–       1 tbsp of fresh thyme

–       1 tbsp of olive oil

–       2 plastic zip-lock bags, large

–       meat-tenderizing tool (could be a rolling pin)

–       4 small bowls

Beat the egg and water with a fork in one bowl, and use another two bowls for flour and breadcrumbs respectively. Season your flour with a solid pinch of salt and pepper, while the breadcrumbs – with a few springs of crushed fresh thyme and your olive oil.

In a separate bowl, mix the goat cheese with herbs and cranberries, and season gently with salt and pepper. Feel free to pimp your filling with the zest of a lemon, too! Mix well.

Place each chicken breast in a separate plastic bag and using your meat tenderizer pound it evenly until it’s about 1/4” thick. Remove it from the bag with a pair of tongs and place on a plastic cutting board (that had been devoted in your house solely to raw meats. I don’t want to mother you, but make sure you keep the raw meat away from EVERYTHING else to avoid possible contamination. That means you must wash your hands and anything the meat has touched in hot water and with soap when done). Season both sides with salt and pepper. Using a small spoon, scoop some of the cheese filling and spread it evenly across the chicken fillet, leaving about 1/2” strip clean around the edge. With your clean hands fold the longer sides of the chicken inwards, and then roll the whole thing making sure all filling is secured inside it. Repeat the procedure with the remaining chicken breast.

Now, dip each stuffed chicken breast first in the flour and coat it lightly on all sides, then the egg-wash, and finish with the breadcrumbs.

Place them on a baking sheet lined with parchment paper and put into a preheated oven at 350°. Bake about 20 minutes, until the chicken is golden brown. When done, remove from the oven and let the meat rest for about 10 minutes. Cut each piece into 1/2” thick pinwheels and serve as desired.

That’s my take on CHICKEN CORDON BLEU. It’s elegant, creative, delectable and never boring. Bon appetit!

I read in a magazine once that the best day for grocery shopping is Wednesday. After a thorough analysis of the results of a poll the authors ran, and based on the database collected, it was concluded the stores were least crowded on the third day of a week.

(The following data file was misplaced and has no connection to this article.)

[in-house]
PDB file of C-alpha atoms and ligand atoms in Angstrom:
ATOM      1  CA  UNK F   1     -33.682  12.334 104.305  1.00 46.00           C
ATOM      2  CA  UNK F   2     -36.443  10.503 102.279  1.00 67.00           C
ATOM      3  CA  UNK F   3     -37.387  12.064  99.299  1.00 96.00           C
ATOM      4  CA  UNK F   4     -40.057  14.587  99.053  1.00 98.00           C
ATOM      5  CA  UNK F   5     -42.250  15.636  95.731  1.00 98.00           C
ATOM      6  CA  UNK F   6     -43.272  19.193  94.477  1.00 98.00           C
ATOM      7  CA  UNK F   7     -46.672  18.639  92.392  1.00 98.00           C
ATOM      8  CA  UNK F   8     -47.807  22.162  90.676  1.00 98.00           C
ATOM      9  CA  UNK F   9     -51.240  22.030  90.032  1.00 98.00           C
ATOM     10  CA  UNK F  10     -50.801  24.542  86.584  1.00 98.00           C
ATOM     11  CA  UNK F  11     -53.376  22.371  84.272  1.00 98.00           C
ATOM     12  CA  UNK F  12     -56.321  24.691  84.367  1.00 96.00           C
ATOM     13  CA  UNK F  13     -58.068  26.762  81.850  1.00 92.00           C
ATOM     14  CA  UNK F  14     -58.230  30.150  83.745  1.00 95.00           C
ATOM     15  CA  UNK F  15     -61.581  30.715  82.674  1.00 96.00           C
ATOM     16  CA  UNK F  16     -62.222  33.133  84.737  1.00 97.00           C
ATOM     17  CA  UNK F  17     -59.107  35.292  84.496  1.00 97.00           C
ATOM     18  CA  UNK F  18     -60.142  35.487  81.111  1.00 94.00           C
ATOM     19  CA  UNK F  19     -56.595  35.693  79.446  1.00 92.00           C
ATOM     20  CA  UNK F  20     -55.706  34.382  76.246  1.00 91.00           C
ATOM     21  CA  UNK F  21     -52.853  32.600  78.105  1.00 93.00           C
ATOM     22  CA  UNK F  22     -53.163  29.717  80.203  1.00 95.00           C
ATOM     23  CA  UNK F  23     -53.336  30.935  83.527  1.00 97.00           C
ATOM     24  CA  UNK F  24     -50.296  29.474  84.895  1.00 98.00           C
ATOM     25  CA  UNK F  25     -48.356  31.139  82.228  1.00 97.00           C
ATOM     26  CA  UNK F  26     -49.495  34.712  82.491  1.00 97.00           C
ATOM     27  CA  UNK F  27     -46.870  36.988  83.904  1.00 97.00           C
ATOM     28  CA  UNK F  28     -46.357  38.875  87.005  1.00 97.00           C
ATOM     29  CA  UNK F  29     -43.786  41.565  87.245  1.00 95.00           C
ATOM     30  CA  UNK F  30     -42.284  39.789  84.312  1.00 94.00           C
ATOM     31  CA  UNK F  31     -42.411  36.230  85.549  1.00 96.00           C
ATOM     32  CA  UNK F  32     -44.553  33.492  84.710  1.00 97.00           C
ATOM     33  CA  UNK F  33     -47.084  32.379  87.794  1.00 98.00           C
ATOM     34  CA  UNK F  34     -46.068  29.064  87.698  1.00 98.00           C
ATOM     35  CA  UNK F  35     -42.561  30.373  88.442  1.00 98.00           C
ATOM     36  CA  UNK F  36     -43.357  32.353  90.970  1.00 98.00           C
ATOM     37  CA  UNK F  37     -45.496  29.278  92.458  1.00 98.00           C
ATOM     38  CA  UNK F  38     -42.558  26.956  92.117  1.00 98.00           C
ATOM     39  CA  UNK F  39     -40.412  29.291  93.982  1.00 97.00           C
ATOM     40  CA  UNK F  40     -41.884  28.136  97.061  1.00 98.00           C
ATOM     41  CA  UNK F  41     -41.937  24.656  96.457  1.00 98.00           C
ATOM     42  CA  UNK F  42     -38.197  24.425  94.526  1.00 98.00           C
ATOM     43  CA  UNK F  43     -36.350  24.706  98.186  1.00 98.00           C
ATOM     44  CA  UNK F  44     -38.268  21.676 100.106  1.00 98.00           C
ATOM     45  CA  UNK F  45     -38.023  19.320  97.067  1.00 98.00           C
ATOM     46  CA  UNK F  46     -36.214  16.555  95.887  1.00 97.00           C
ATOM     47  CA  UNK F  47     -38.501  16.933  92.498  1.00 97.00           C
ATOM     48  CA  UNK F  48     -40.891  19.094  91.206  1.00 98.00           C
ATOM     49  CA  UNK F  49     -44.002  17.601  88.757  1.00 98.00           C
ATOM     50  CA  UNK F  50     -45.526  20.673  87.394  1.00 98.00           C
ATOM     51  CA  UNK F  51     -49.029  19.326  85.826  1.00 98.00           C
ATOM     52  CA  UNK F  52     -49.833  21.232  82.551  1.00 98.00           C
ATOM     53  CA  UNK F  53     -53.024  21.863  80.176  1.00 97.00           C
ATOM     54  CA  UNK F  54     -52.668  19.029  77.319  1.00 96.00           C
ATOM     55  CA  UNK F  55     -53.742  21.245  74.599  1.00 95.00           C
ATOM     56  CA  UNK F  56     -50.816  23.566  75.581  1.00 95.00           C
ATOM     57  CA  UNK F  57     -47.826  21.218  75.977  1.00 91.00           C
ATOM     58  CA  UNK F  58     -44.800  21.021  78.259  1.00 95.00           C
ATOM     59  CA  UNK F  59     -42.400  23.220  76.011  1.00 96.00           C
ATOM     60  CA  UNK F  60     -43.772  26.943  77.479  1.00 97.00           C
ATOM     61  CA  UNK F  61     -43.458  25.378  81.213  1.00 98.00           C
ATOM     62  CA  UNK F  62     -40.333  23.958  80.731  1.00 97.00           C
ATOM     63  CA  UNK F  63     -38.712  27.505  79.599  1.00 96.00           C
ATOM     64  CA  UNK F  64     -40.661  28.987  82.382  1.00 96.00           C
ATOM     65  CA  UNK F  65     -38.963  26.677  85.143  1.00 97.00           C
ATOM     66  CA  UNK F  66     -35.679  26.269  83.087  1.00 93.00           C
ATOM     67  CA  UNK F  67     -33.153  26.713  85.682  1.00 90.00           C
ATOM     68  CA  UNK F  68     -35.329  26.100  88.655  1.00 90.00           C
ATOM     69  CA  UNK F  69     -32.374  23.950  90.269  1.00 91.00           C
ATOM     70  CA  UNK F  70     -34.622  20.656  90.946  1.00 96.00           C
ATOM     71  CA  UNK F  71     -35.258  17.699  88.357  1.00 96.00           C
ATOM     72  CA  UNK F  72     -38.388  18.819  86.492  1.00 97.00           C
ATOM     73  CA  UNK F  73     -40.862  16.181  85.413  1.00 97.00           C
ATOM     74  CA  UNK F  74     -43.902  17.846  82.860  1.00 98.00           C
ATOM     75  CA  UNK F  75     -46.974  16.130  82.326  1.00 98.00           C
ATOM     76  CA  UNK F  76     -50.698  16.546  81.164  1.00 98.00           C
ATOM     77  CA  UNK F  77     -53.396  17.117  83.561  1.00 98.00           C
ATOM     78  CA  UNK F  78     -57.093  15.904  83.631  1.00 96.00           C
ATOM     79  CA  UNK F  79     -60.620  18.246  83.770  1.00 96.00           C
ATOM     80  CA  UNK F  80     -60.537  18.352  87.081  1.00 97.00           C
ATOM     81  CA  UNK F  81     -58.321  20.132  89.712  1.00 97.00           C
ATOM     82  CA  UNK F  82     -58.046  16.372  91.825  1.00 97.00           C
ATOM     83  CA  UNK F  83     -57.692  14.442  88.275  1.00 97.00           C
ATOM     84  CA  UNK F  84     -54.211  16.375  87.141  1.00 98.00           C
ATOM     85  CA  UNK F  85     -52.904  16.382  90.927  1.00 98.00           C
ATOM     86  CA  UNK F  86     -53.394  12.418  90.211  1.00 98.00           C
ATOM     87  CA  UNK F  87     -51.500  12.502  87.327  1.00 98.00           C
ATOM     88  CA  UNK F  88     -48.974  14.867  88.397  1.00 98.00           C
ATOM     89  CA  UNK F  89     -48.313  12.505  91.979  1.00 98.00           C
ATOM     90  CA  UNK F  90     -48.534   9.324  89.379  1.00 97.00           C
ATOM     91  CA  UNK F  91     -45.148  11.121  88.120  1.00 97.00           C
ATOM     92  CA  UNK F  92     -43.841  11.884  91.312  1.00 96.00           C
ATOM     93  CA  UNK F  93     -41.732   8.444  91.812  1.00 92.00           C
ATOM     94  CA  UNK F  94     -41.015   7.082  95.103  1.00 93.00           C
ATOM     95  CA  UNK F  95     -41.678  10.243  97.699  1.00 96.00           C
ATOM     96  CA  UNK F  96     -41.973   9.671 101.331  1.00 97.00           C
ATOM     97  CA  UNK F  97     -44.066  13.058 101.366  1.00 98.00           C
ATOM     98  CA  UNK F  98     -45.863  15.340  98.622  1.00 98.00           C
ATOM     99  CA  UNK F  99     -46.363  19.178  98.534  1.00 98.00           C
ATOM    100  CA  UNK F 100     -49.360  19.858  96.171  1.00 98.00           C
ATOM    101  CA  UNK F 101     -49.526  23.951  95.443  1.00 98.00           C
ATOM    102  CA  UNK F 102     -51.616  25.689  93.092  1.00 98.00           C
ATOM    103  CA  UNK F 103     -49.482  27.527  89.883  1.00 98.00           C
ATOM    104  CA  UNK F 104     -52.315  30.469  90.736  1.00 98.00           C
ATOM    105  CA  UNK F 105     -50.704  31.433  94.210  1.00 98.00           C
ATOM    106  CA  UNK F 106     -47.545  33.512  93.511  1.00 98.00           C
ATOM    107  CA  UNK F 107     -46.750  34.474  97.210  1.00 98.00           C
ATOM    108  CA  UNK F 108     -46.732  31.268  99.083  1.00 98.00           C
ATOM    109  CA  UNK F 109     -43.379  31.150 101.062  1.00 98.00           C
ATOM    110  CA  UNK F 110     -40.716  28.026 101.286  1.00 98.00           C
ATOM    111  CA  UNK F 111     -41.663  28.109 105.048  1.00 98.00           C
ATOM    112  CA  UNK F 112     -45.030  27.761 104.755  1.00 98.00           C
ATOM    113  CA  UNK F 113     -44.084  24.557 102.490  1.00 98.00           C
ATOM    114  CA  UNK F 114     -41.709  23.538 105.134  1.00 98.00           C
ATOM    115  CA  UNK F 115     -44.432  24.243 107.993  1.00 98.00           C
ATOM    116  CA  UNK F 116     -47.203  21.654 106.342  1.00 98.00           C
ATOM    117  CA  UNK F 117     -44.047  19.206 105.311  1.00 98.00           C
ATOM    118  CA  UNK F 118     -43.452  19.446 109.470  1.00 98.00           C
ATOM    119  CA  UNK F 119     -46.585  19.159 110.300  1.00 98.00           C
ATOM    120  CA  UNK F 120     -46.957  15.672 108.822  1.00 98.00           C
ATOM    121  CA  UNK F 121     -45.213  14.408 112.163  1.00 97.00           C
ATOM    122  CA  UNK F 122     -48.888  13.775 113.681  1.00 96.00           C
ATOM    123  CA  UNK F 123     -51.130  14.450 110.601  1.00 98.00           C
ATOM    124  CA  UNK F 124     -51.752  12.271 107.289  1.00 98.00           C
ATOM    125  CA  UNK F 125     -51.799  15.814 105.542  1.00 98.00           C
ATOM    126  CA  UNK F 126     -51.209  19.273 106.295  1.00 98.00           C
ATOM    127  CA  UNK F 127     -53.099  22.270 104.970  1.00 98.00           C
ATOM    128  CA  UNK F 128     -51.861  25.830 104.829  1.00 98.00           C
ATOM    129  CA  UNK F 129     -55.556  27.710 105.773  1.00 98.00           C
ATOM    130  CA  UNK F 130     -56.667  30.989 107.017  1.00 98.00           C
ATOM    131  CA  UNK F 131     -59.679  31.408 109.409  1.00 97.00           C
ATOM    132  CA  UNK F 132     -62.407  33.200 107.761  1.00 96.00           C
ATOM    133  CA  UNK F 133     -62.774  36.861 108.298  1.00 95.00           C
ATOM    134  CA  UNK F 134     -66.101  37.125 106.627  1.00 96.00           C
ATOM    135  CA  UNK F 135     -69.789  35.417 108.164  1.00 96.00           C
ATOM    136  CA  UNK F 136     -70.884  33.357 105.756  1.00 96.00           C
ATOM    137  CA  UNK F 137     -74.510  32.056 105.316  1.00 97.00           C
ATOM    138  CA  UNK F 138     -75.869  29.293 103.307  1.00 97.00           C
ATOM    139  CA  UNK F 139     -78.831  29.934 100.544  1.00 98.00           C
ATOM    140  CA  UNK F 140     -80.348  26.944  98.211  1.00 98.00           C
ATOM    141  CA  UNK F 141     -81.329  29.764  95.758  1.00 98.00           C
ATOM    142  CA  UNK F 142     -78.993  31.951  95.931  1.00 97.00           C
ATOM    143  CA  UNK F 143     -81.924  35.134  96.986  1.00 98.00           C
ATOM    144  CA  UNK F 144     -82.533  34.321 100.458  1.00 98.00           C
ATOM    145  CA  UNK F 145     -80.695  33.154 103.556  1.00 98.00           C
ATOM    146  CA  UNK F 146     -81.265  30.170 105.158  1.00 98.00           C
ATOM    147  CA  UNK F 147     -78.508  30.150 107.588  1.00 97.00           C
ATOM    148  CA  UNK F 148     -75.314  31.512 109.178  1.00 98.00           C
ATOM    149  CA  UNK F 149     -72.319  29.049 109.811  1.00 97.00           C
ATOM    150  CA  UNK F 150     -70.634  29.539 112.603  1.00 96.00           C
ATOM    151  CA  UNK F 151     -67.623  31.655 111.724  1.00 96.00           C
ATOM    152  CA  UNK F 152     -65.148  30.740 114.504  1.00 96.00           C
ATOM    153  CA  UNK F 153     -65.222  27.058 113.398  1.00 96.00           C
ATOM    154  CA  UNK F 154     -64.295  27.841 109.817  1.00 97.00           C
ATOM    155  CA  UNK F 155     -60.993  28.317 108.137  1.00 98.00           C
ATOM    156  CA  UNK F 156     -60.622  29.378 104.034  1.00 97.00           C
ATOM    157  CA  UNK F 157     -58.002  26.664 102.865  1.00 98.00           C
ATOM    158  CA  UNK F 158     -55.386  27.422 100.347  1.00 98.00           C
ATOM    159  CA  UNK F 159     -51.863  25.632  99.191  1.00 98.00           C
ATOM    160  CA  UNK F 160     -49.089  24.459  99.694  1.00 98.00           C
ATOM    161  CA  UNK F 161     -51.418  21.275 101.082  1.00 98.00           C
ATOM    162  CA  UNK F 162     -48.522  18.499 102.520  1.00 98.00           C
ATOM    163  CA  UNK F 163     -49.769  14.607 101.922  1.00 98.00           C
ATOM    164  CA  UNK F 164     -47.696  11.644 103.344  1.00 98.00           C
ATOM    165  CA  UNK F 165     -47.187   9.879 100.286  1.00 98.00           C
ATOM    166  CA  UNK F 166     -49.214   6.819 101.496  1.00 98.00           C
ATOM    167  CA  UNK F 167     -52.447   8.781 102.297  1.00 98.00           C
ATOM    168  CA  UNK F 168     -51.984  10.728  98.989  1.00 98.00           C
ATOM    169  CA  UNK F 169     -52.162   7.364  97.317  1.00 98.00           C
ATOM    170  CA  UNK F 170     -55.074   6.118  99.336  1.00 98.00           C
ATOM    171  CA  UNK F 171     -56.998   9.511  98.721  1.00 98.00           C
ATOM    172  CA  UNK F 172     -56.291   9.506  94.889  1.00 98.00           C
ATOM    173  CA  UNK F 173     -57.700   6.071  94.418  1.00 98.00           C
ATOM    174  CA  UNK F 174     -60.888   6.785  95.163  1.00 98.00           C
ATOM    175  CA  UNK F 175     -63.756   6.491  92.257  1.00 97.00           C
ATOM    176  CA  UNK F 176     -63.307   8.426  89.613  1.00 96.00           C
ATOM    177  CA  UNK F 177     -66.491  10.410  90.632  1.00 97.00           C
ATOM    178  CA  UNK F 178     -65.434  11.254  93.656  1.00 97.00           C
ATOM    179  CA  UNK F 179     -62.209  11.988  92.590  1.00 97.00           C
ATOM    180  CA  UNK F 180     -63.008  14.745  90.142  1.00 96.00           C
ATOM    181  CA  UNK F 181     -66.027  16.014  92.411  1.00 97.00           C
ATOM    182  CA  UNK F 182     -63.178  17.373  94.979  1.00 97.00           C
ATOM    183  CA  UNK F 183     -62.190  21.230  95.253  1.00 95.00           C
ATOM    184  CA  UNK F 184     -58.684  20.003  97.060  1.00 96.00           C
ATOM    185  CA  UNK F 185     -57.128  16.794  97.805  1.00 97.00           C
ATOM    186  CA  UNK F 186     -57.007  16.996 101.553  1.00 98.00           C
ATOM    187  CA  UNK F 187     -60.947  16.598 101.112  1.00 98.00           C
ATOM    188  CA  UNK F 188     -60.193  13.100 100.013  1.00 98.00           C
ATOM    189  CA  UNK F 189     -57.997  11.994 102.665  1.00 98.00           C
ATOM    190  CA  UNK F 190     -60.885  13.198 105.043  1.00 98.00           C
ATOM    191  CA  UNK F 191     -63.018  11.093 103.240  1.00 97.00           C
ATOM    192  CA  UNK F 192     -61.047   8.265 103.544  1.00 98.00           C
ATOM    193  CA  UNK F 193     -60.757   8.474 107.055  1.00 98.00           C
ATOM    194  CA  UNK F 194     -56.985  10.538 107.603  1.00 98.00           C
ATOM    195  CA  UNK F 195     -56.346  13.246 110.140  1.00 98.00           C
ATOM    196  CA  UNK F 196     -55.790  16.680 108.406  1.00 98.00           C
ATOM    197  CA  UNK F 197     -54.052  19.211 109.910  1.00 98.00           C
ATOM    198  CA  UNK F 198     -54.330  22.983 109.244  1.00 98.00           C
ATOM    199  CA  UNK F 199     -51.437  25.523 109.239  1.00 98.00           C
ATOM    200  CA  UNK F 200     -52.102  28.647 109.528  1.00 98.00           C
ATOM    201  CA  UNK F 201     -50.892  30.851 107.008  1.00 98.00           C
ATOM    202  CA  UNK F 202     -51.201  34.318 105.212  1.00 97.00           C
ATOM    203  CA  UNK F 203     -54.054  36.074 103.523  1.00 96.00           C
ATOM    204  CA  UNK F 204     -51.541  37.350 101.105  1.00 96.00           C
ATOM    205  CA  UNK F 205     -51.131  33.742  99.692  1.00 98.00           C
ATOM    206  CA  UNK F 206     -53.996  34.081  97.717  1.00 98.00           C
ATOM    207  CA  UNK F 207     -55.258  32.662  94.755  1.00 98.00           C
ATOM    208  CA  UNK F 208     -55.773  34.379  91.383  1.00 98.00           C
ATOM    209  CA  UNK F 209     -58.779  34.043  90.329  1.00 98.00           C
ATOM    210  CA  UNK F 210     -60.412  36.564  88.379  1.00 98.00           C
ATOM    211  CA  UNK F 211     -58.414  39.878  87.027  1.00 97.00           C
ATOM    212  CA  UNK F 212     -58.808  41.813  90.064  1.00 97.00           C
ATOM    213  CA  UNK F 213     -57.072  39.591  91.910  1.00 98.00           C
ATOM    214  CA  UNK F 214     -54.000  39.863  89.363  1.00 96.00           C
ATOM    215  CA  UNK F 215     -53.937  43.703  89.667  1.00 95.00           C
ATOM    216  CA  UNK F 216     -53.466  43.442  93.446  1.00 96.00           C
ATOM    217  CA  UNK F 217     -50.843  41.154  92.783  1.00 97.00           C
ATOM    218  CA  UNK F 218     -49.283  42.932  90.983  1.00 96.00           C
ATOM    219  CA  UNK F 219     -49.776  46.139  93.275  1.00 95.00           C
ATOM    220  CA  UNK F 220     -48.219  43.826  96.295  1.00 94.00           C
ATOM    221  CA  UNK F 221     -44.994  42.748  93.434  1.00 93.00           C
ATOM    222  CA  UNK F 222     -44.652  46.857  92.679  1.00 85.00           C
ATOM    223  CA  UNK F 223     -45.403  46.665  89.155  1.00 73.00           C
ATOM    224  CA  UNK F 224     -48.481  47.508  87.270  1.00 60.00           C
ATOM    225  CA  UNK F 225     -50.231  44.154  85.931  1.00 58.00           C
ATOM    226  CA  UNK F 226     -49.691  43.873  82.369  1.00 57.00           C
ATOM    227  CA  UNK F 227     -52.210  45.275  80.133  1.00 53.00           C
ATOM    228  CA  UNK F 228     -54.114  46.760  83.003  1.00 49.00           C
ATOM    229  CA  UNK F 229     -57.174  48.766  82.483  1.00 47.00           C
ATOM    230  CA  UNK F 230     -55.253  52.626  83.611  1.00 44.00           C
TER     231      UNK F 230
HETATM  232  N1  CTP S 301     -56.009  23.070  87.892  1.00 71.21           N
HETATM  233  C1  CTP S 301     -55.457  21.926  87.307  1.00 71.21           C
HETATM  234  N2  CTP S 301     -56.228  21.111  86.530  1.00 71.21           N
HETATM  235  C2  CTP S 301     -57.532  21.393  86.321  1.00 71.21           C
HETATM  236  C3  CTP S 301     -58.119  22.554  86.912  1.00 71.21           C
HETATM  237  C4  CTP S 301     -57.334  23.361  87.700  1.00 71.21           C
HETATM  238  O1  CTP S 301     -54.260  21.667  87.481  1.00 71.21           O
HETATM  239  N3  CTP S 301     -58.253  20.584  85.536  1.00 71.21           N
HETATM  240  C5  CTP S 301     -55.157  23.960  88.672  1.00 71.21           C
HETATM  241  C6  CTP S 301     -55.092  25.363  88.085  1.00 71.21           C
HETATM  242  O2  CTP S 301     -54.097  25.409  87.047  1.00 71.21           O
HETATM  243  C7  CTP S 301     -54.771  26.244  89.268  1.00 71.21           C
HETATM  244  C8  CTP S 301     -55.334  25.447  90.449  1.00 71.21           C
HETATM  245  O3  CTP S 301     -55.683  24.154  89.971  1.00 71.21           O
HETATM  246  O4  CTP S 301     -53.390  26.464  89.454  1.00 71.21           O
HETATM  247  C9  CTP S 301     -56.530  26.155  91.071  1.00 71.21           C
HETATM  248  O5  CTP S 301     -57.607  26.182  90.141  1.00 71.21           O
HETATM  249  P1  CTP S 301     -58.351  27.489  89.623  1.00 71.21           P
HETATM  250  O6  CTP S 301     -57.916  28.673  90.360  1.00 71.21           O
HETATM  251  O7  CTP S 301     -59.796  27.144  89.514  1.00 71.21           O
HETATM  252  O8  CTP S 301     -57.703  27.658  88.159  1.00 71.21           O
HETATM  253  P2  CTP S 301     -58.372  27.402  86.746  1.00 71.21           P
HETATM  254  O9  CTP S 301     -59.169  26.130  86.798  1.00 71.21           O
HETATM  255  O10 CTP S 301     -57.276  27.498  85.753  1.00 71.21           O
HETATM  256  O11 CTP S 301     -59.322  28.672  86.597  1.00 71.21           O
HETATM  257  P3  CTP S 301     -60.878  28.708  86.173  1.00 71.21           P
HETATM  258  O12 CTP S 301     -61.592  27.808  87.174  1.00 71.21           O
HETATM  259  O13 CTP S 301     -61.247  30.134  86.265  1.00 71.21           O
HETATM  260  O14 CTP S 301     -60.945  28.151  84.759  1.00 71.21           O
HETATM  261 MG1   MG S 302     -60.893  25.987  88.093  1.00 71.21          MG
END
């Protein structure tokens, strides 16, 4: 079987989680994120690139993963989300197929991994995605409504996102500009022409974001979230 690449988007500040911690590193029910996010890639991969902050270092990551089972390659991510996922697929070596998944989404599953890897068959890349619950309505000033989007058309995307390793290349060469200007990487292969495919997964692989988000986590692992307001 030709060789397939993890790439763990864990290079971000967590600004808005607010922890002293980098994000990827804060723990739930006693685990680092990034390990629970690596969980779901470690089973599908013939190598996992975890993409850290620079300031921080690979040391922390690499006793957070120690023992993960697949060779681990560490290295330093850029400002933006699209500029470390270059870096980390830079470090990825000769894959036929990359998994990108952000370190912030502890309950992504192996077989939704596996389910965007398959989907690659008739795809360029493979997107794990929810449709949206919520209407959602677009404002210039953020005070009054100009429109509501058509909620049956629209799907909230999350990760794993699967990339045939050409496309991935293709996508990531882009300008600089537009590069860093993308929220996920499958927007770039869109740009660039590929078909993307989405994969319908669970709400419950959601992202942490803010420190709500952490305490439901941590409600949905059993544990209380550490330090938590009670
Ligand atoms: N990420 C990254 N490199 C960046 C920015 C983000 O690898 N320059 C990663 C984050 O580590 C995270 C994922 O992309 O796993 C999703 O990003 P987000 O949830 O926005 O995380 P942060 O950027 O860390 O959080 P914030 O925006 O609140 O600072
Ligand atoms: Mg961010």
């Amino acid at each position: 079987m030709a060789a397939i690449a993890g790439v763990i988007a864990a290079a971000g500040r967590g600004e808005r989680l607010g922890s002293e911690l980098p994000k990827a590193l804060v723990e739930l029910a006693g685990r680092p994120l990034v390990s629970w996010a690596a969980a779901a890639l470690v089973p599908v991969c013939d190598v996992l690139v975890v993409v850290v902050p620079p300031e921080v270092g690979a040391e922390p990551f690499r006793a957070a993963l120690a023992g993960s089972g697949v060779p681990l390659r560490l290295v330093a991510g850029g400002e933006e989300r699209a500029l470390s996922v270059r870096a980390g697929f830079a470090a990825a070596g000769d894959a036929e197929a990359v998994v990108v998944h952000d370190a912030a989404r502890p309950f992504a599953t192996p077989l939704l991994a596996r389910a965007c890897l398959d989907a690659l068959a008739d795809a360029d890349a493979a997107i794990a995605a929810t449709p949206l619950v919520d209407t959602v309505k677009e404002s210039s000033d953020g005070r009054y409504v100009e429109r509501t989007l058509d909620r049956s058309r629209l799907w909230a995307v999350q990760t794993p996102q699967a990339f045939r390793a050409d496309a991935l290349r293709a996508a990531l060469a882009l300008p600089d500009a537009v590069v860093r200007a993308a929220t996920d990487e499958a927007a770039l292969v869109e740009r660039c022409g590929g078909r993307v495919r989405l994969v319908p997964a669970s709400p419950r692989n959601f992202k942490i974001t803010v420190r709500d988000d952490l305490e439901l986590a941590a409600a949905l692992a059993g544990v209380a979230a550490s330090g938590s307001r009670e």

A whole lot of people must have read the same snippet in the magazine, as my local Trader Joe’s was bursting with fruit colors and soap bubbles when I arrived right past the lunch hour yesterday. Shopping carts were jamming at the front door, people pushing through, cars coming in and out of the parking lot, food disappearing from the shelves. You’d think Armageddon was coming, but I checked on my calendar that in fact March 3rd was WHAT IF CATS AND DOGS HAD OPPOSABLE THUMBS? DAY.

That surely explains the commotion at the grocery on the least frequented day in a week.

The last few days have been strongly affected by a craving rollercoaster. Since Monday, I think I stepped out of the refrigerator and paused consumption to take care of three things only – to walk Cosmo (as it would be embarrassing), brush my teeth (awkward), and when going to sleep (messy!). My right bicep is sore from the constant lifting forkfuls and spoonfuls of food to the opening in my head.

You know what I miss? I never thought I would say this but I miss being hungry. I want to feel empty for a change. Here’s a solution. While I wait for the estrogen levels to drop, I shall fill my refrigerator with foods that are filling, packed with fiber and digestion-boosting enzymes, just like my WHEAT BERRY SALAD. It tastes divine. It looks beautiful and appetizing. It’s crunchy and labor-intensive for the jaws, forcing you to chew your meal longer while enjoying its interlacing flavors and working out at the same time. Brilliant!

WHEAT BERRY SALAD

–       1 – 1.5 cups wheat berries, cooked

–       1 romaine lettuce, chopped

–       1 sm package of mixed greens

–       2 cucumbers, peeled, seeded and chopped

–       1 red bell pepper, seeded and chopped

–       1/2 cup scallions, chopped

–       1/3 cup toasted pine nuts, cooled off

–       3 tbsp goat cheese, crumbled

–       1/2 cup fresh basil, chopped

DRESSING

–       1/3 cup extra virgin olive oil

–       1/3 cup flax seed oil (or use only olive oil)

–       1/4 cup white balsamic vinegar

–       1 tsp Dijon mustard

–       1 tbsp honey

–       pinch of salt, pepper and garam masala to taste

Bowl. Toss. Dress. Toss. Serve. Eat.

Abracadabra, cravings be GONE! P-O-O-F.